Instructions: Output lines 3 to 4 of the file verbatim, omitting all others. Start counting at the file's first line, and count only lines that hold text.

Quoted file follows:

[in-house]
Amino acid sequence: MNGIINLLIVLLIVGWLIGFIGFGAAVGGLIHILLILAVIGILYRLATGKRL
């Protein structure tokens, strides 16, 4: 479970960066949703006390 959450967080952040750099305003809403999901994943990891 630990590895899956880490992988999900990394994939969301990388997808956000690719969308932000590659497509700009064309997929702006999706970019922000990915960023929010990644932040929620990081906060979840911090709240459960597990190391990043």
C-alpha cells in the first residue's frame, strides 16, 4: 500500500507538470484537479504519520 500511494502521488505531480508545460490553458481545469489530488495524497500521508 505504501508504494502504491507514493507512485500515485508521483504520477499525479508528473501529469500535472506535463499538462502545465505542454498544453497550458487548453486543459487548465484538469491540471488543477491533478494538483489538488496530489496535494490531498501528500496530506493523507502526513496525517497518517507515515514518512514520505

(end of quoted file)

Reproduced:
């Protein structure tokens, strides 16, 4: 479970960066949703006390 959450967080952040750099305003809403999901994943990891 630990590895899956880490992988999900990394994939969301990388997808956000690719969308932000590659497509700009064309997929702006999706970019922000990915960023929010990644932040929620990081906060979840911090709240459960597990190391990043």
C-alpha cells in the first residue's frame, strides 16, 4: 500500500507538470484537479504519520 500511494502521488505531480508545460490553458481545469489530488495524497500521508 505504501508504494502504491507514493507512485500515485508521483504520477499525479508528473501529469500535472506535463499538462502545465505542454498544453497550458487548453486543459487548465484538469491540471488543477491533478494538483489538488496530489496535494490531498501528500496530506493523507502526513496525517497518517507515515514518512514520505